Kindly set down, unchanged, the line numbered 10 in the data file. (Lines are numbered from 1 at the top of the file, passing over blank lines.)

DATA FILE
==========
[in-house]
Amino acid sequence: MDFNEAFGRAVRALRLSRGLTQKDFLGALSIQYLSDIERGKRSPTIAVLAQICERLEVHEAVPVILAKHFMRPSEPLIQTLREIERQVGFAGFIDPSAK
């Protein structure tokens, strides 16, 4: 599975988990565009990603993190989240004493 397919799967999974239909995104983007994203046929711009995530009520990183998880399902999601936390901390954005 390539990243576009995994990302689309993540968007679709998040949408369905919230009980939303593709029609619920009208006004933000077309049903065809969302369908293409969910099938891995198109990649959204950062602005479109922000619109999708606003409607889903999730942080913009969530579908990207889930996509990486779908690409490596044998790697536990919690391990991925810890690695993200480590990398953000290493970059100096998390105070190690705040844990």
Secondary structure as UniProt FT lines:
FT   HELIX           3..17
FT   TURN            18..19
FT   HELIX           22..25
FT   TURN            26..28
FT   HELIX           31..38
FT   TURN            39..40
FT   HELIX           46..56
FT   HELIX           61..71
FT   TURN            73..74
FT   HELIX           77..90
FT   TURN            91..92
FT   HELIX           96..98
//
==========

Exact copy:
FT   TURN            39..40